Cloud-based telephony will cost ‘cash-strapped’ GP practices up to £10,000 extra per year, GP leaders have warned.
This year’s GP contract imposition stipulated that GP practices must procure cloud-based telephony once their current contracts expire, and £240m of funding was announced as part of the recovery plan, with a focus on replacing old analogue phone systems.
But Lancashire and Cumbria LMC said that the new systems incur yearly fees that are ‘approximately double or triple current the annual costs’ and warned that this will result in an extra expense of between £3,000 to £10,000 depending on the practice size.
The LMC published a report assessing the state of finances among GP practices in the area following a survey.
It found that, of the 191 practices who responded to the survey, 111 reported ‘financial stress’ either in terms of reduced income or rising costs and the inability to afford to recruit staff, with further 10 placing themselves ‘at immediate risk of closure’.
LMC chief executive officer Dr Adam Janjua told our sister publication Pulse that having to pay more towards cloud-based telephony will have a ‘huge’ impact on practice finances.
He said: ‘My practice has just been going through this process, we are a 6,000-patient practice and we paid almost £1,500 a year for our telephony.
‘For us to use one of the digital services which we have had to sign up to we’ll need to pay £6,000 a year. So there’s a huge discrepancy even for the smaller practices.
‘It’s not adding anything for patients aside for the call wait and the call back. There’s still going to be the same number of receptionists that are going to be available to take the calls.
‘For a 12,000-patient practice they are paying almost £10,000 to £15,000 a year for this telephony – and we still haven’t heard anything from NHS England about getting any subsidisation for the price that we are paying compared with the price that we used to pay. I think it’s pretty much all on practices to pay for the new systems.’
In other areas including Preston, Chorley, South Ribble, and West Lancashire, practices have been ‘driven to shift early’ to cloud based telephony and the LMC said this was ‘due to operational difficulties’ with existing systems and that it led to practices ‘footing the entirety of costs’ to be contractually compliant themselves prior to any financial support through national programmes.
Similarly in Greater Manchester, practices are reporting extra costs due to issues with the new systems.
Dr Bob Wood, a GP in Heywood, said that about 20 practices in Heywood, Middleton and Rochdale were already on a cloud-based telephony system provided by NHS Greater Manchester, but were then told that it ‘did not meet the Governments service specifications’.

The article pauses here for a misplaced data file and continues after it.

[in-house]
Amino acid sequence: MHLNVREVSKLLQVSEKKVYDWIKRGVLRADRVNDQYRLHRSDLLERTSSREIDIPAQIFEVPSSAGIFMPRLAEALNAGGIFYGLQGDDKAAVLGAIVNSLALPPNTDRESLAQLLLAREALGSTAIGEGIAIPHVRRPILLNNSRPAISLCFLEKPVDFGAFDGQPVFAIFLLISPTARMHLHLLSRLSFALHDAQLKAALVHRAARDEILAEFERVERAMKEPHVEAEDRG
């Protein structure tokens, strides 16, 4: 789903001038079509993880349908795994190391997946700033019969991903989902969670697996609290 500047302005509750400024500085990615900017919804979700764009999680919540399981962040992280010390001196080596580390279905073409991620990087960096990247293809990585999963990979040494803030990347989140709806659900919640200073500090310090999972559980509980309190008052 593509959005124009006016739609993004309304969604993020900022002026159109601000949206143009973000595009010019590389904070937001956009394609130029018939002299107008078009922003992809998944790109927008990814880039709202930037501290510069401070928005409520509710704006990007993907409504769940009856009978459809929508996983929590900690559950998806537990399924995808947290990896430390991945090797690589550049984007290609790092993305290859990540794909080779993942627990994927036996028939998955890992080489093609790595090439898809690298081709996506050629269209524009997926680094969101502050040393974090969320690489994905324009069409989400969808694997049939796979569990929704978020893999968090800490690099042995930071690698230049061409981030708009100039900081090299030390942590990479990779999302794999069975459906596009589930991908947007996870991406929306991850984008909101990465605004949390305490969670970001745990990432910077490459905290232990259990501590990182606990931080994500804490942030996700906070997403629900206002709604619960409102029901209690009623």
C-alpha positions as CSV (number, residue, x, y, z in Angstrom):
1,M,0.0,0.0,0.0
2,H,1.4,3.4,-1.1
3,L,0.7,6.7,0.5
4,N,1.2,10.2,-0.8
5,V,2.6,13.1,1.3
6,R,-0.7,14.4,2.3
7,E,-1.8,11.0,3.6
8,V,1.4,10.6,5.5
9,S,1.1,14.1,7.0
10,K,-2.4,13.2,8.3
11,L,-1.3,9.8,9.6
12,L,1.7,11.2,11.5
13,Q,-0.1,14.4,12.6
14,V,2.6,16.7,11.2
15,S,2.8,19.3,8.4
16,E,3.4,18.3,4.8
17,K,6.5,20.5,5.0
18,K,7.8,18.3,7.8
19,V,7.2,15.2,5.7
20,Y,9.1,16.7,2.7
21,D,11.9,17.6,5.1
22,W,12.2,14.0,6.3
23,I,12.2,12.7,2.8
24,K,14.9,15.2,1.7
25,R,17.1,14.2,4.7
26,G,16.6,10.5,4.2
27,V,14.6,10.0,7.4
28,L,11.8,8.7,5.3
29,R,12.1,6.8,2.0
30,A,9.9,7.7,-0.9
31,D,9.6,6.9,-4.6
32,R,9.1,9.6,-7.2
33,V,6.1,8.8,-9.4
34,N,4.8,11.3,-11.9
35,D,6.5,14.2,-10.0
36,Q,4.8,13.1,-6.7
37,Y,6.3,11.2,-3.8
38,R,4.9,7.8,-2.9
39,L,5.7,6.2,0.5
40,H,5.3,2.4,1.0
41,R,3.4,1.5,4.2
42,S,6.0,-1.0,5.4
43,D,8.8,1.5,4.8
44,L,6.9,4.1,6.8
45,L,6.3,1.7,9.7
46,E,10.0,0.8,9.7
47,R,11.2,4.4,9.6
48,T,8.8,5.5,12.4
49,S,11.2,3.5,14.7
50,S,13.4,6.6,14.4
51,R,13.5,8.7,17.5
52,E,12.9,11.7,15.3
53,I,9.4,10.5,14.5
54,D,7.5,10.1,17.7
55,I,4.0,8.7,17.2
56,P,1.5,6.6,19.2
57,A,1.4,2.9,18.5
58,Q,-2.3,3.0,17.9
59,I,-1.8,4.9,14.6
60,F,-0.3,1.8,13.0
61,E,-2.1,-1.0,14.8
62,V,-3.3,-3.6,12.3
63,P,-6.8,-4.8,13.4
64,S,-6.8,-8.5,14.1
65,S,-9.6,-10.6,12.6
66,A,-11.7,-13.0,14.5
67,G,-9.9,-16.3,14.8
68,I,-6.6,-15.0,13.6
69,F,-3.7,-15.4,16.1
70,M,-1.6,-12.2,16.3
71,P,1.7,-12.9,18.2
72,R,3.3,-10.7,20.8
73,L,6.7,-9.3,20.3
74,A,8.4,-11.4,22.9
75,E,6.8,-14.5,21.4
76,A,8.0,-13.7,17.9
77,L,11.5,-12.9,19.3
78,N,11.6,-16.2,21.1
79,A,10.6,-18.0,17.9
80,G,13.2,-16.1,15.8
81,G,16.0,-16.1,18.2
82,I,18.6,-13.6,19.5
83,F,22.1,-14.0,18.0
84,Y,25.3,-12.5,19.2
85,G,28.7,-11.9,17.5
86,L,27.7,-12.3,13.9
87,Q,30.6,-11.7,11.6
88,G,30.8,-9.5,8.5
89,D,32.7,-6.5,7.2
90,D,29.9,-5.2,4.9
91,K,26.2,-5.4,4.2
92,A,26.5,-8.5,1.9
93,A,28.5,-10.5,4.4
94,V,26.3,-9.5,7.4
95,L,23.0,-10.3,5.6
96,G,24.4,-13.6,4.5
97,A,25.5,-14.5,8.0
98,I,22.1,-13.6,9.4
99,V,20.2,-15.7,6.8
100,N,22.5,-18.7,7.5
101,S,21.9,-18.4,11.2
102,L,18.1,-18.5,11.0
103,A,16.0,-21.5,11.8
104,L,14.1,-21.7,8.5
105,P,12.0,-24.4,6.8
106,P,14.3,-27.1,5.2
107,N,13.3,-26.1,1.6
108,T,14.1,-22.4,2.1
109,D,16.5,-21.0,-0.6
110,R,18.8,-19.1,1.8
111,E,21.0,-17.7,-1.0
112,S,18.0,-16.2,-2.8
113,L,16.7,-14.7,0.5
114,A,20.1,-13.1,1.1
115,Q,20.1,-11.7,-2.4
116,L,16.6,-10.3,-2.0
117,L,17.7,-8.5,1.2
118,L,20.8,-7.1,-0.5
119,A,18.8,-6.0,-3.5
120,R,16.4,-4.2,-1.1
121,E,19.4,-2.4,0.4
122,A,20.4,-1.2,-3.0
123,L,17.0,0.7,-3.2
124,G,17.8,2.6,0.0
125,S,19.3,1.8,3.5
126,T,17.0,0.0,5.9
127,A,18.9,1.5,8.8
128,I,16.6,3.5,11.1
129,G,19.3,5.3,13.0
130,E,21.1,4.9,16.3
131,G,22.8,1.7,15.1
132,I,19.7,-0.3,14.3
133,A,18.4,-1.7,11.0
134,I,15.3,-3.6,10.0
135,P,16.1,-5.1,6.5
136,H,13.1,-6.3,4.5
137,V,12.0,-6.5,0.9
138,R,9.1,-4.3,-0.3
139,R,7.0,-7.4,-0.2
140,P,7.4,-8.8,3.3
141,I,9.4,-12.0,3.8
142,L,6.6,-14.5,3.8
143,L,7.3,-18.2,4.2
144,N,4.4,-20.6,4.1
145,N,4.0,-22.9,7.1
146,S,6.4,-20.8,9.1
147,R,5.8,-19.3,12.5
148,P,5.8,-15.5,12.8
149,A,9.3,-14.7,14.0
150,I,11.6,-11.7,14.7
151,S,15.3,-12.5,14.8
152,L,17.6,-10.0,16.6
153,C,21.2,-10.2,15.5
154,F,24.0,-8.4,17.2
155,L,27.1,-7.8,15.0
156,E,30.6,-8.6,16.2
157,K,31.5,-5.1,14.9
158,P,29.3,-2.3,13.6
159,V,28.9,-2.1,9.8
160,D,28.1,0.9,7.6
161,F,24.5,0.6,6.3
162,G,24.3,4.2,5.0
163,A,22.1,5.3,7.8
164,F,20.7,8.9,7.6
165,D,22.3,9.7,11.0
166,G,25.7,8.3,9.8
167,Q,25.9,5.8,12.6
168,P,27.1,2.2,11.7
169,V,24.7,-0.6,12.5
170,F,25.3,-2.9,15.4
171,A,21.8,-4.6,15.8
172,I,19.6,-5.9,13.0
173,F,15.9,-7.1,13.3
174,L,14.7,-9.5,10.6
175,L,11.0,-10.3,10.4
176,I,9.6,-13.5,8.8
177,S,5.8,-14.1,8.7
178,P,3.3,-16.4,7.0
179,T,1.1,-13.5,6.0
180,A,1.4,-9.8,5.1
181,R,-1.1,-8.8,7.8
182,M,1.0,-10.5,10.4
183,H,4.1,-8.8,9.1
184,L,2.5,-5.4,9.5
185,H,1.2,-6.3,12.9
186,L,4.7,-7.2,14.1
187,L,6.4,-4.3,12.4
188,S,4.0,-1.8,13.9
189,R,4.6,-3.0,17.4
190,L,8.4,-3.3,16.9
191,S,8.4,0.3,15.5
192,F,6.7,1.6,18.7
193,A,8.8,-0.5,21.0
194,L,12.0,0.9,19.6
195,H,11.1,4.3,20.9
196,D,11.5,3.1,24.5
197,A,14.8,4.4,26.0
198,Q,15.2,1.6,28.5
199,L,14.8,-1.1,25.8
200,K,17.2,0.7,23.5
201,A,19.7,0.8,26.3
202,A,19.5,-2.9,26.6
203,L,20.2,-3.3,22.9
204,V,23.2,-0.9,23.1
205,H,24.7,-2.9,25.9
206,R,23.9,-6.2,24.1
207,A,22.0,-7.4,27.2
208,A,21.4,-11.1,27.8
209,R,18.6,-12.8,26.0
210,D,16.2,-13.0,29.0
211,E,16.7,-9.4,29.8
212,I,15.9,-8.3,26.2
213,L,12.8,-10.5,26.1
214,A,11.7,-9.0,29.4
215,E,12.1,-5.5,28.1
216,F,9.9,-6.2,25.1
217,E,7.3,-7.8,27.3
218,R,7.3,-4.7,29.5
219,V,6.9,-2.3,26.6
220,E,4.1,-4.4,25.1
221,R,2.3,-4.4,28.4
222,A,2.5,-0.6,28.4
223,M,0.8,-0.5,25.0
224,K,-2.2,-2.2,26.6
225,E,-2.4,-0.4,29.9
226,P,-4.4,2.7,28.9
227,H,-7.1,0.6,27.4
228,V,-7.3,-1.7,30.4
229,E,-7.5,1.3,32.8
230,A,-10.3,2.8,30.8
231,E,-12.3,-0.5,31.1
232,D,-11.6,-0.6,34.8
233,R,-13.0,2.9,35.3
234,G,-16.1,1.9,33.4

He said: ‘The system is going to be pulled from use in mid-March of this year and we have to procure and install a new system.
‘We’ve only managed to meet with one supplier, so we basically have to go with that supplier. The ongoing costs will be £54 plus VAT more than we currently pay, so we are going to have to find this extra monies from our drawings.
‘Our entire system is going to cost about £20,000, so we’re going to have to find £20,000, and then wait to be reimbursed. So we’re essentially going be out of pocket.
‘Whilst the goal of having improved telephone systems is admirable the implementation on our patch is grossly unfair to practices and also the wider NHS.’
Lancashire and Cumbria LMC’s report also highlighted that NHS England has set aside funding for the set-up costs of the new systems, but ‘numerous local practices’ have missed out on the funding by making the move ‘prematurely’.
It added: ‘Set-up costs for cloud-based telephony can range from between £15,000 to £30,000 depending on practice size. Other practices have been told that they must pay the installation costs upfront and then apply for the amounts to be reimbursed later.
‘This is causing major cashflow problems within already cash-strapped practices.’
For practices in Fylde and Wyre and in Blackpool, the initiative is ‘causing widespread financial challenge’ according to the LMC.
‘Several practices have paid out large sums of money to avoid contract beaches, only to find that these new systems are not on the Better Purchasing Framework.
‘The issue has been poorly communicated and these practices have purchased telephony systems in good faith, fully expecting funding provision from NHSE. This lack of reimbursement will worsen the financial strain on practices.’
NHS England for comment has been approached for comment.
Earlier this month, NHS England said more than eight in 10 GP practices now ‘have digital telephony in place.’
A version of this story was first published on our sister title Pulse